Fostering children’s reading interests is an important task for parents. Many parents struggle to motivate their children to read books.
And despite the fact that reading is beneficial for increasing children’s knowledge and creativity.
Therefore, as a parent or caregivers, we need to find ways to make children accustomed to reading and foster their reading interest.
Tips for Fostering Children’s Reading Interests
Here are some tips that you can apply to foster your child’s reading interest:
Read to your child from birth
Introduce books to your child as early as possible, even when they are still a baby, and even when they are still in the womb.
Based on research, babies who are accustomed to communication and storytelling (even from the womb) will have higher language skills compared to babies who are left silent.
So, don’t wait until your child can read on their own to introduce books to them.
Take your child to the library frequently
Take your child to the library or reading park often. Allow them to choose books according to their interests.
Introduce them to books by famous children’s authors that are popular among children.
Encourage your child to tell stories and discuss
Children enjoy discussing what they have just read or heard. To encourage your child to retell what they have read, you can ask them a series of questions about what they have read.
In addition, use creative ways, for example, if you have read a book, ask your child to take turns telling the story.
If they refuse, use other ideas, such as recording their voice when telling a story. This will make your child excited to tell stories.
Buy books that interest your child
Don’t use the excuse of wanting to provide quality books to force your child to read books that they don’t like.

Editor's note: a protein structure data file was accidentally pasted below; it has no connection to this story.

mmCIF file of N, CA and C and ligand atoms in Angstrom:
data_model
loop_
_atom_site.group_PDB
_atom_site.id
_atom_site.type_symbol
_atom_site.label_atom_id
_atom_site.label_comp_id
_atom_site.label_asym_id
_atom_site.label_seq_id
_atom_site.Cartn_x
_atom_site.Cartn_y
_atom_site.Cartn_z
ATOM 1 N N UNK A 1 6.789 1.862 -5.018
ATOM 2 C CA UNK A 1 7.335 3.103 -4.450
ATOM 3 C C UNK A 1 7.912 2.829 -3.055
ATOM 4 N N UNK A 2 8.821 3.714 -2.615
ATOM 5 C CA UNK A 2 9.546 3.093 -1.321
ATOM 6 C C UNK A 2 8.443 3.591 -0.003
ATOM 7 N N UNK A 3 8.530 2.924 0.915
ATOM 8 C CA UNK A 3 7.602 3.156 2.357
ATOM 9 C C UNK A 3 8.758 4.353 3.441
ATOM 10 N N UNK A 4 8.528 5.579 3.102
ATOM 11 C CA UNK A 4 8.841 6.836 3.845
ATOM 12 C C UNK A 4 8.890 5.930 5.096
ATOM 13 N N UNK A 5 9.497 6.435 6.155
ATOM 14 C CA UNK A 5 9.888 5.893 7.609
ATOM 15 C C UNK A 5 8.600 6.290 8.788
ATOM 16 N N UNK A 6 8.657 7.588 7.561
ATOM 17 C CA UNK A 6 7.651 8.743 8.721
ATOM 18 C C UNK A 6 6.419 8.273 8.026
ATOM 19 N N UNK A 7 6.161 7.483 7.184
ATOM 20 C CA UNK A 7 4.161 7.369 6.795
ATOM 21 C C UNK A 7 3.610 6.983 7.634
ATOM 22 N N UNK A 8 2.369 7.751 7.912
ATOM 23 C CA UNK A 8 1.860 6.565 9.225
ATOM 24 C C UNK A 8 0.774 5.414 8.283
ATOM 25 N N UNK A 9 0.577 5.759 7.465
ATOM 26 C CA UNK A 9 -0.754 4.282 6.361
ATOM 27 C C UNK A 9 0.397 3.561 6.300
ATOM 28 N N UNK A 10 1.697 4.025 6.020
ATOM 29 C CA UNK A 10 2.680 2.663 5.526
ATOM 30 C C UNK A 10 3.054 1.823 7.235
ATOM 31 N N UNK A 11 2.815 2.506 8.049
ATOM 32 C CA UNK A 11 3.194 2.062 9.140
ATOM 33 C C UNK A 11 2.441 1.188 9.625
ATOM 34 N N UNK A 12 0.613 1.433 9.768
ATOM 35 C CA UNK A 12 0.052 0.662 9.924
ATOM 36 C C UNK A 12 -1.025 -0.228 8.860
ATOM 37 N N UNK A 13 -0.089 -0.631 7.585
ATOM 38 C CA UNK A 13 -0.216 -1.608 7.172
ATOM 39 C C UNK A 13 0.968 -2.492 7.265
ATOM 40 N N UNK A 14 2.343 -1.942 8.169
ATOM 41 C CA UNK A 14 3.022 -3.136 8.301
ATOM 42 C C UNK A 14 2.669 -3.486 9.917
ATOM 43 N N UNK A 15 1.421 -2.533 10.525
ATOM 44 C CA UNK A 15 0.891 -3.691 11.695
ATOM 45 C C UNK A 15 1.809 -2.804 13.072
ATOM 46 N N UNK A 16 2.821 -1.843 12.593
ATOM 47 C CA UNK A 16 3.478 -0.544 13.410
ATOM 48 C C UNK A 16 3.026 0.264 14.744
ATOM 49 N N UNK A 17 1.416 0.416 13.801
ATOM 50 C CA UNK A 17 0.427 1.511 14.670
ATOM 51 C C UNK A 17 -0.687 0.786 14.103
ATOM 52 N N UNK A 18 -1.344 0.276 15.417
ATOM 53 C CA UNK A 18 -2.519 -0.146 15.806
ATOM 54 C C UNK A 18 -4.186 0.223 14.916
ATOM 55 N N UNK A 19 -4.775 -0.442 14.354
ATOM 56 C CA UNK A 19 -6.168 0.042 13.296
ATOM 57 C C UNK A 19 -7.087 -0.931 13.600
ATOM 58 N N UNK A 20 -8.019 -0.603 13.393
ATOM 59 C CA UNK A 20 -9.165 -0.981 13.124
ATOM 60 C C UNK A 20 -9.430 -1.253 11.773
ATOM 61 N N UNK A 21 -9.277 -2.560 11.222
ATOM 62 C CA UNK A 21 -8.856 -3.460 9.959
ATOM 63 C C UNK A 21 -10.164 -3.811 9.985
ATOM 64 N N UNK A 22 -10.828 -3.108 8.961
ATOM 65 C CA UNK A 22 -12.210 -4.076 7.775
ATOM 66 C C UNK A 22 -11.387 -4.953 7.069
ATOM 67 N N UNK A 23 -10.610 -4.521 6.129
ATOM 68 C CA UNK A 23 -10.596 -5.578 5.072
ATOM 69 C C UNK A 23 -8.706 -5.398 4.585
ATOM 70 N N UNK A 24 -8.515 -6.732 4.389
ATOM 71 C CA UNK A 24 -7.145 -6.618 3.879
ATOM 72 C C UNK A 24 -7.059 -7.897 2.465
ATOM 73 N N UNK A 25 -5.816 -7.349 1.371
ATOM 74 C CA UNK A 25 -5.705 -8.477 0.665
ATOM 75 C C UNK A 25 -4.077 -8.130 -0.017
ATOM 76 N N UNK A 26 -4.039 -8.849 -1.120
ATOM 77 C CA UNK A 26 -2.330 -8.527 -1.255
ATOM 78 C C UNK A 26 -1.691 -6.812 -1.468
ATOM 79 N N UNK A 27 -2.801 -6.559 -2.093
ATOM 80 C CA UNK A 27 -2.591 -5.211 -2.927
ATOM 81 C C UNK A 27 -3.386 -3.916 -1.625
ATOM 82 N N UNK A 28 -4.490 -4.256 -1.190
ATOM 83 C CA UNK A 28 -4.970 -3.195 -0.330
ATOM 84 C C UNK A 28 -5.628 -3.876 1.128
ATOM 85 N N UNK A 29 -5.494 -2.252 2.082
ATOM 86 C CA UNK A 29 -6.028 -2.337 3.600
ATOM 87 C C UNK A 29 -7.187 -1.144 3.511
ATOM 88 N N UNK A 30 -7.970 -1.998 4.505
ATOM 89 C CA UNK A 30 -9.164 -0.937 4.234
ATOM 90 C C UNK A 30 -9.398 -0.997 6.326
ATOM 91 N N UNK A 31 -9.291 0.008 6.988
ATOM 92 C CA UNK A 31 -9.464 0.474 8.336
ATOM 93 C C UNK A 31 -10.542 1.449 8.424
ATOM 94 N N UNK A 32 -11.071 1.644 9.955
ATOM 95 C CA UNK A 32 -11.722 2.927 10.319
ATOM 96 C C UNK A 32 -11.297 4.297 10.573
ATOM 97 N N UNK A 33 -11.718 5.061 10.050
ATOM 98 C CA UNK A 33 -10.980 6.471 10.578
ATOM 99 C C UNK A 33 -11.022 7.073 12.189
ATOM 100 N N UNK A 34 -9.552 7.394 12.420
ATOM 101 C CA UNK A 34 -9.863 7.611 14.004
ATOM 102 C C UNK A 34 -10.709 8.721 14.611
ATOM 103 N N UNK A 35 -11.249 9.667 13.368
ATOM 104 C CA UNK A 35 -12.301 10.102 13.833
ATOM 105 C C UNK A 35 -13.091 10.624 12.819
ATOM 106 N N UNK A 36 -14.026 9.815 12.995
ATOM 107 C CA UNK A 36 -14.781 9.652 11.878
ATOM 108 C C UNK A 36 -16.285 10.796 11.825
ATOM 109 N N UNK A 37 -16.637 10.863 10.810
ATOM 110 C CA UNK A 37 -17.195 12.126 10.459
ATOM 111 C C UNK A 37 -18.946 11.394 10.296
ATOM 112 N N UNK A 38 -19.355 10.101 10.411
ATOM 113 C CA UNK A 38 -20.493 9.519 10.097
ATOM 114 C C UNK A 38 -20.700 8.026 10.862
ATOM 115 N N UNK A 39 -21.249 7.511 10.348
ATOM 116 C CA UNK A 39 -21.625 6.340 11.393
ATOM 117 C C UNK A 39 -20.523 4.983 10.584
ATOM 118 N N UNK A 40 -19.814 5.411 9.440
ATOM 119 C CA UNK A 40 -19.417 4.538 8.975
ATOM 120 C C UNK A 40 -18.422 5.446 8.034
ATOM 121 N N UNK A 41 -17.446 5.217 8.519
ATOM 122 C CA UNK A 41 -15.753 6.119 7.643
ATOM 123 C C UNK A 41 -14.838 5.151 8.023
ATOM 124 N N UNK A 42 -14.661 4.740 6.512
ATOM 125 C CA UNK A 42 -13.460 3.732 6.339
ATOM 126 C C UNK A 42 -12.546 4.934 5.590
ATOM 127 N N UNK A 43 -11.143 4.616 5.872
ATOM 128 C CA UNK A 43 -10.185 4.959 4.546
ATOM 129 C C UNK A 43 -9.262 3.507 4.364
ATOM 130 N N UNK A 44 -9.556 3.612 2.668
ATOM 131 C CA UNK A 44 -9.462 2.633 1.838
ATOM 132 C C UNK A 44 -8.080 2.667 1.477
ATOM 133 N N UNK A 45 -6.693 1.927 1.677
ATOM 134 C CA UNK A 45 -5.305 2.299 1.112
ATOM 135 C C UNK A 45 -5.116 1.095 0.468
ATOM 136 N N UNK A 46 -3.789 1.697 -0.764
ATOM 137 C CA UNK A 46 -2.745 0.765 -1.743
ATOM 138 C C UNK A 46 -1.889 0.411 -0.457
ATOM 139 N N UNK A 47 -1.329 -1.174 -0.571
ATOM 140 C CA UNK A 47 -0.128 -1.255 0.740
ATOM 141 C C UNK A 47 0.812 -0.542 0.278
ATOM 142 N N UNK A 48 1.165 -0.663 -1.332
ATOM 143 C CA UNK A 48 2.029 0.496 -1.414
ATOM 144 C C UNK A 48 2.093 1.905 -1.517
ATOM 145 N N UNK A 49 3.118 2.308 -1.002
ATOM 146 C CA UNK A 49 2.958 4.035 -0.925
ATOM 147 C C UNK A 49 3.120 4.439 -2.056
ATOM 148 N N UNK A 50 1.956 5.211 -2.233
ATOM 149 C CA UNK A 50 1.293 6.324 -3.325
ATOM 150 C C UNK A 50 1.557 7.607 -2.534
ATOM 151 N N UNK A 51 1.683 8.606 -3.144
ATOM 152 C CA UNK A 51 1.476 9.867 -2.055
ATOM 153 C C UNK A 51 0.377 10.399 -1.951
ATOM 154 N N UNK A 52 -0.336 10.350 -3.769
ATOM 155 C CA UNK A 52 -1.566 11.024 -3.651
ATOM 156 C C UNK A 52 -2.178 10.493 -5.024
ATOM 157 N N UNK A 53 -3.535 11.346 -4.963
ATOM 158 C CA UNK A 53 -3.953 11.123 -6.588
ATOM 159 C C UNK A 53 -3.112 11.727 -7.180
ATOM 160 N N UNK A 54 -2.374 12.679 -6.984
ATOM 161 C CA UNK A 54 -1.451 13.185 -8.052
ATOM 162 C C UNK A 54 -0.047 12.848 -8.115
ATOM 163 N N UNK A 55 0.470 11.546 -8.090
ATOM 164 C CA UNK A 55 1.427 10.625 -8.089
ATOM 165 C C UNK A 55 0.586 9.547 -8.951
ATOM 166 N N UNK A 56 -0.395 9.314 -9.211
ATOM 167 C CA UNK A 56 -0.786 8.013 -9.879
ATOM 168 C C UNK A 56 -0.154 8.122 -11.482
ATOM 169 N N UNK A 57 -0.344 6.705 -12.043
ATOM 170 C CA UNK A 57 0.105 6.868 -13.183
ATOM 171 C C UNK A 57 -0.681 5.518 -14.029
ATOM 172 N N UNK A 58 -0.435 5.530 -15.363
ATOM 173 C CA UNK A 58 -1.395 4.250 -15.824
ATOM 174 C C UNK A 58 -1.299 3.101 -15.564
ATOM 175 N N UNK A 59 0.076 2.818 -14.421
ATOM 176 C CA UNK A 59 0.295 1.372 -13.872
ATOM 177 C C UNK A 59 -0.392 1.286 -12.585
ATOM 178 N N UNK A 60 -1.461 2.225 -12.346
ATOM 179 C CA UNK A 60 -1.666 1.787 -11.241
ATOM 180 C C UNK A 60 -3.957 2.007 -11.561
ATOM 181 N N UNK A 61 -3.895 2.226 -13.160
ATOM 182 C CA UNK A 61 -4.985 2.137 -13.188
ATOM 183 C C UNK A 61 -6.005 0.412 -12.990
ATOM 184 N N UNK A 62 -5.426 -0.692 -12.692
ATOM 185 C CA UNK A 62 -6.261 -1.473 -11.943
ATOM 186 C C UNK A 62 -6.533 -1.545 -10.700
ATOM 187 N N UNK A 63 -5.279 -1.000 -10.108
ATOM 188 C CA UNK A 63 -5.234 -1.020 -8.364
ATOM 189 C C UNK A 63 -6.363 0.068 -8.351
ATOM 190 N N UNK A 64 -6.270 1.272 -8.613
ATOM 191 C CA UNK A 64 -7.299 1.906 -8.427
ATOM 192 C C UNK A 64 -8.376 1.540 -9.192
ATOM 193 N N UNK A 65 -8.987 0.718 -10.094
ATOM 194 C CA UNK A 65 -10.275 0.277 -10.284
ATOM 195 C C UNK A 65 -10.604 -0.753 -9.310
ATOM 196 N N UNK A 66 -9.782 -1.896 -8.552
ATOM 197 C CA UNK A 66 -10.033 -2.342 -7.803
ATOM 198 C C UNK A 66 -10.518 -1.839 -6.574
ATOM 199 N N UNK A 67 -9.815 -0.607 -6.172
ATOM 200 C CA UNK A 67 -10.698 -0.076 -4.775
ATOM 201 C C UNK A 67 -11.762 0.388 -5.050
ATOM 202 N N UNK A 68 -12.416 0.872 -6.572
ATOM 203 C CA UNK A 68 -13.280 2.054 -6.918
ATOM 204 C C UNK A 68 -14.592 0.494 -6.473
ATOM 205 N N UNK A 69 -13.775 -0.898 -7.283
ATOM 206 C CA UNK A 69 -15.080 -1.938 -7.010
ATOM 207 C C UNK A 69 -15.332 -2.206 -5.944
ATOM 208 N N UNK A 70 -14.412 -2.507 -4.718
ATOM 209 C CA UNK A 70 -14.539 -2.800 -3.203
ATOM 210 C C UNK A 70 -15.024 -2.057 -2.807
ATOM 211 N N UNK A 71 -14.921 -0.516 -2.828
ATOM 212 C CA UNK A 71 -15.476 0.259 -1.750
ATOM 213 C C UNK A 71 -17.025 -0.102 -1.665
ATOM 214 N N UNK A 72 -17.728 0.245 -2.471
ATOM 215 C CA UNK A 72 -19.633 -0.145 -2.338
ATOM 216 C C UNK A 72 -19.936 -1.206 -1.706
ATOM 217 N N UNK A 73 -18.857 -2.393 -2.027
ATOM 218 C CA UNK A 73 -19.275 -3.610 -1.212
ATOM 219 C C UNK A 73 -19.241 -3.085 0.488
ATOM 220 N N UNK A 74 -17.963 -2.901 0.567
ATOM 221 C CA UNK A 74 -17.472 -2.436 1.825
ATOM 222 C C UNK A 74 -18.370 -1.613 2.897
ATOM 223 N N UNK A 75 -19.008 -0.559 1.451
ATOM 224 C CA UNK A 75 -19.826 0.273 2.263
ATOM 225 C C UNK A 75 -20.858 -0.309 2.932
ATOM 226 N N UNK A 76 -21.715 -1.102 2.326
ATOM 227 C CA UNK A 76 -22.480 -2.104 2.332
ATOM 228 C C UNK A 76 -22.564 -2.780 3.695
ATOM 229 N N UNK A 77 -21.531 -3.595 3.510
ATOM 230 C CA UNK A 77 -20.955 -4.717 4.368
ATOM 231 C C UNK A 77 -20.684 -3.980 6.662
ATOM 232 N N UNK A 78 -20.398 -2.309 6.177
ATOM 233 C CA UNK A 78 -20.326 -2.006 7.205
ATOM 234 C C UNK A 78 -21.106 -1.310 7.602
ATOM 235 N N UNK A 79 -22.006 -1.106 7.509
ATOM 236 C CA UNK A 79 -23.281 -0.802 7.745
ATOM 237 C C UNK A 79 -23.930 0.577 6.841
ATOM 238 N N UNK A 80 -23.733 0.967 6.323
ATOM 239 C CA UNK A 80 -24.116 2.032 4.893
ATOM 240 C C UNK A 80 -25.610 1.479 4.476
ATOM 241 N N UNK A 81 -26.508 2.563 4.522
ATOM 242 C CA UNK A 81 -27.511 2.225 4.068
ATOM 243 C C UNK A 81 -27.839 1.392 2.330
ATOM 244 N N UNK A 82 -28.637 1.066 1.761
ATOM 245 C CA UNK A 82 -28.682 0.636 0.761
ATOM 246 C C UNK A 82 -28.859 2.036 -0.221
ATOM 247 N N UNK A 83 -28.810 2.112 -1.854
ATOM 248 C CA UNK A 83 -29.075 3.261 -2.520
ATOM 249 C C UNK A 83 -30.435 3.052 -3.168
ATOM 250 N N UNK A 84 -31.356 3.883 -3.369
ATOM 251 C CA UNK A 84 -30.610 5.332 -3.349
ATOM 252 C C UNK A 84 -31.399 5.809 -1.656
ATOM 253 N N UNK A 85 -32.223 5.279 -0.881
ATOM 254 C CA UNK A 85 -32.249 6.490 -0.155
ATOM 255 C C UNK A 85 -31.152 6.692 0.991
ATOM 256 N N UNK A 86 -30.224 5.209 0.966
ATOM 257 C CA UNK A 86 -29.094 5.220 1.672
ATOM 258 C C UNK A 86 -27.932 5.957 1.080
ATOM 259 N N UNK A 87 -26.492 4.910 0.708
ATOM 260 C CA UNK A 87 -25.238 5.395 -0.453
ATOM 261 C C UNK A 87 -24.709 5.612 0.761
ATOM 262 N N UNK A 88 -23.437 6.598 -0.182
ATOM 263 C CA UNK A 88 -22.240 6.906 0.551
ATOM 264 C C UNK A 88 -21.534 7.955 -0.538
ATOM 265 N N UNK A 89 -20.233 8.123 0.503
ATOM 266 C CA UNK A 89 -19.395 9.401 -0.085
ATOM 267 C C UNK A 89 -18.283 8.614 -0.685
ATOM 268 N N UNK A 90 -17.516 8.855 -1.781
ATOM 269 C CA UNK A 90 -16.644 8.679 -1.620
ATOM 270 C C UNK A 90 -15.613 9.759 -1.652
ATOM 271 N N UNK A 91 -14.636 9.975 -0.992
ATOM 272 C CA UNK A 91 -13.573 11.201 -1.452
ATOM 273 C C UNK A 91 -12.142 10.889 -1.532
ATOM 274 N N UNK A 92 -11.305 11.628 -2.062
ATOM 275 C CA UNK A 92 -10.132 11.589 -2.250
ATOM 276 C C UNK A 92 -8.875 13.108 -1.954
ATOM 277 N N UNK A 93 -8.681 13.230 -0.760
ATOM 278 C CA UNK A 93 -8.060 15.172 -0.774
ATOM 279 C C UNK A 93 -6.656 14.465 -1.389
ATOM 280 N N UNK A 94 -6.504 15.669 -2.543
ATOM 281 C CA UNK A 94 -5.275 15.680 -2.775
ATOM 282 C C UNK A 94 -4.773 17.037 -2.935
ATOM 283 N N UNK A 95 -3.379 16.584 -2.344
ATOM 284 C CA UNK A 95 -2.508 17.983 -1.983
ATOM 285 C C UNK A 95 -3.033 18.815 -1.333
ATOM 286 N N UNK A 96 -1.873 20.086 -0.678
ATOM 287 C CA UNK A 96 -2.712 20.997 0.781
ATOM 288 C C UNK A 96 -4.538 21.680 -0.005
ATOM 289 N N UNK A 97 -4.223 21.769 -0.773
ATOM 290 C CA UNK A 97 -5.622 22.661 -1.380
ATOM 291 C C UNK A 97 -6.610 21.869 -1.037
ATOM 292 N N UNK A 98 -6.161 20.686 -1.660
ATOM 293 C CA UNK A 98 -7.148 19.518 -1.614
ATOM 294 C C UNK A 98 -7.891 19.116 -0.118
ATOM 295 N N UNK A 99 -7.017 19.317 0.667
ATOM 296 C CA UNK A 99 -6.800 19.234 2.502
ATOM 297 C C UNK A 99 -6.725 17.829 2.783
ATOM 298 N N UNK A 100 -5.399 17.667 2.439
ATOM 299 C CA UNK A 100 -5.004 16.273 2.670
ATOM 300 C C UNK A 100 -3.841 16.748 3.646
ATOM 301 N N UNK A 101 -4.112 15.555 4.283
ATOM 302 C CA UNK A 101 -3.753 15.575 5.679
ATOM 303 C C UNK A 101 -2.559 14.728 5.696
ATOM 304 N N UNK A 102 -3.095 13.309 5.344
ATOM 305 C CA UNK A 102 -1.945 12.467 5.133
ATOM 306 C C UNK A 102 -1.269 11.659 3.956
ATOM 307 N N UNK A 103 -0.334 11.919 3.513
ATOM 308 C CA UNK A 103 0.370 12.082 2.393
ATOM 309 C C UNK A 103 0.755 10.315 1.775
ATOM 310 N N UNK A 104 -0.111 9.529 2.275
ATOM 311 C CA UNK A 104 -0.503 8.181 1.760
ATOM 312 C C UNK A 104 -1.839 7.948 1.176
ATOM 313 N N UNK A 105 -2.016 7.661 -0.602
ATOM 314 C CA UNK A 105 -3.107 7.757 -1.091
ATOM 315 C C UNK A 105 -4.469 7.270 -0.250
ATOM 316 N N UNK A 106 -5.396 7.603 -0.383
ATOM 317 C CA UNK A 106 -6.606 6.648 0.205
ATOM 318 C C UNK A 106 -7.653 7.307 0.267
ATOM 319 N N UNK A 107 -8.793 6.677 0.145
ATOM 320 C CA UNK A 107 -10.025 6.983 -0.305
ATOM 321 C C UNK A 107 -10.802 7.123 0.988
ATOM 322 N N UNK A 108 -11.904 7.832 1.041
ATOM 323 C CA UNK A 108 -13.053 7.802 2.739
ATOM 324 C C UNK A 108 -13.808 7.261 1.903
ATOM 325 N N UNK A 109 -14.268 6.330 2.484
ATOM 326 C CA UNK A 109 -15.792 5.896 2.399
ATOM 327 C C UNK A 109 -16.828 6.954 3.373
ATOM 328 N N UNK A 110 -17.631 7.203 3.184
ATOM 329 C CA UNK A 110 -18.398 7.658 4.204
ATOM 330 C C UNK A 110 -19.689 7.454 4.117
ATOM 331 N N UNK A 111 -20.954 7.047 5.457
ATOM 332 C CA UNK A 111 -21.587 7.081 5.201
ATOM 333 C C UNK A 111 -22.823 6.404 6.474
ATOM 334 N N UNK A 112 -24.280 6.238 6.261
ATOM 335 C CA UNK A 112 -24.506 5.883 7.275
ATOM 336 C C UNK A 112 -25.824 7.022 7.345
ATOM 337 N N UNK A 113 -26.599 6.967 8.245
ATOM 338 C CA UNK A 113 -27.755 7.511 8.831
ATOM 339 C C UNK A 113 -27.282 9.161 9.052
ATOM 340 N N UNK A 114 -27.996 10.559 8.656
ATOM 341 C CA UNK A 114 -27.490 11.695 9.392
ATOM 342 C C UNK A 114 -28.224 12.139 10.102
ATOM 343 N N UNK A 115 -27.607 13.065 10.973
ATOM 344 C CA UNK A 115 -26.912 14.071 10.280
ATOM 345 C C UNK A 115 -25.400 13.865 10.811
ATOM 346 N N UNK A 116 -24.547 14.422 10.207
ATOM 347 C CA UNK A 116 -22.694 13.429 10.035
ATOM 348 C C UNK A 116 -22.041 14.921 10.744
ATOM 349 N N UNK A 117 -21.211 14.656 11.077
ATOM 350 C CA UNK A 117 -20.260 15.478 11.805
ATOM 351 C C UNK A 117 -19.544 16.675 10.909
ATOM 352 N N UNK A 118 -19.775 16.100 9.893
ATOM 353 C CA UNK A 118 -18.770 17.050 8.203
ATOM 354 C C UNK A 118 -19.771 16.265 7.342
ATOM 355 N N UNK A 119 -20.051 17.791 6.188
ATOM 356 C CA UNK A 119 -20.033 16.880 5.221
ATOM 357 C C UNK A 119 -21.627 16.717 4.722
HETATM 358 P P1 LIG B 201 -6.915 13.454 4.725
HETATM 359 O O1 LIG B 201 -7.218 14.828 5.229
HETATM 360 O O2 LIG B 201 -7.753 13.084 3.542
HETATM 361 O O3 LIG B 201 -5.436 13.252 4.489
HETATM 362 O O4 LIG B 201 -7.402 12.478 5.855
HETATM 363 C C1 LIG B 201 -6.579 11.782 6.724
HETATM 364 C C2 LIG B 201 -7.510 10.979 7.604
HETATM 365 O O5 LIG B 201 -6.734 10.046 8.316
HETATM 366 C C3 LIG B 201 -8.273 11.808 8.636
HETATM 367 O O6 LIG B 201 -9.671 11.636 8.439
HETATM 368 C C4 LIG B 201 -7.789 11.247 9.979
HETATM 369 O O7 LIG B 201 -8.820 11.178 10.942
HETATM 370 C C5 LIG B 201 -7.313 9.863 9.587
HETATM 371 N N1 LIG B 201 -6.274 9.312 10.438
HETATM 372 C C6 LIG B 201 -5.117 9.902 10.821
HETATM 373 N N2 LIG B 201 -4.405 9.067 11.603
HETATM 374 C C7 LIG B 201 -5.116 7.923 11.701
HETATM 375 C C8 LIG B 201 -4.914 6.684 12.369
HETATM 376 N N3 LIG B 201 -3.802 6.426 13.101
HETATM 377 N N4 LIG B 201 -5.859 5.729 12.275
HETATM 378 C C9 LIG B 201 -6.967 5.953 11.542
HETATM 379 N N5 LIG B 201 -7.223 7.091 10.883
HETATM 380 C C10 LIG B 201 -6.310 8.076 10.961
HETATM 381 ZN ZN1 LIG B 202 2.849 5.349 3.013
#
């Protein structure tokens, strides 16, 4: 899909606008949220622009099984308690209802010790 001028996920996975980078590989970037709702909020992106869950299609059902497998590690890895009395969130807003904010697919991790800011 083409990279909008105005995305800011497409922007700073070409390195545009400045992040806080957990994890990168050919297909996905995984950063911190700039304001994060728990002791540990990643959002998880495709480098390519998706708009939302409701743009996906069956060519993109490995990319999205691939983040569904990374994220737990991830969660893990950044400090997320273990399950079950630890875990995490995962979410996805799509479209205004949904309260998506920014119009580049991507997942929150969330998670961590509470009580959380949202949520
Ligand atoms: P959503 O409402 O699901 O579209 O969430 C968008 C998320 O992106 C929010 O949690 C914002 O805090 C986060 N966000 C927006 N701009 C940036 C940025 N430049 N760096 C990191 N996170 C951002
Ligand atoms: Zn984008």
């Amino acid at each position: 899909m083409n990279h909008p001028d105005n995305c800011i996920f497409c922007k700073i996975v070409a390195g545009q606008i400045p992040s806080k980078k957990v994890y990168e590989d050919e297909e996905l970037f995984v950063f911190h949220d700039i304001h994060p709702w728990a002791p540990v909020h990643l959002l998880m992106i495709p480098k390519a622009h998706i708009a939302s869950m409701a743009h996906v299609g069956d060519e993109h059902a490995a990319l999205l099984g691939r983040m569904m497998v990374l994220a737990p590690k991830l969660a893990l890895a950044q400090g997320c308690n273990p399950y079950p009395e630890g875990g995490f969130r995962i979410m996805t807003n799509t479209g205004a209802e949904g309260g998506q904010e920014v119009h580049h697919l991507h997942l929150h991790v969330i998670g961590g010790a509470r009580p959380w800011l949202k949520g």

Parents should be sensitive to their child’s interests and provide them with books that suit their interests so that their reading interest develops, as long as the book is still considered high-quality according to the parent’s standards.
Don’t limit their reading to only their favorite books to broaden their child’s horizons. Buy two books, one that is their choice and one that is your choice for them.
Allocate a budget for buying books
Make books a priority over buying toys that may have limited benefits. Consider books as an investment in your child’s education and create a reading culture in your home.
Create a family library
Start with a simple bookshelf or cabinet where your child can easily access books. Place books in different areas of the house where your child spends time such as the bedroom, living room, or even the car.
Exchange books with friends
Consider swapping books with friends or other families to build a diverse collection of reading material for your child.
Limit screen time
While watching TV or playing games may be enjoyable for children, it’s important to limit these activities so that they have more time for reading.
Provide rewards for reading
Positive reinforcement can encourage your child to read more. Rewards can be both tangible and intangible, such as small gifts or praise for completing a book.
Use books as gifts
Books can be excellent gifts for special occasions such as birthdays or graduations. Make reading a valued and anticipated activity for your child.
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To keep your child interested in a story, try using different voices, gestures, and facial expressions to make the story come alive.
In conclusion, it’s important to be patient and consistent when trying to encourage children to read.
By making reading fun and rewarding, you can foster a love of reading in your child that will last a lifetime.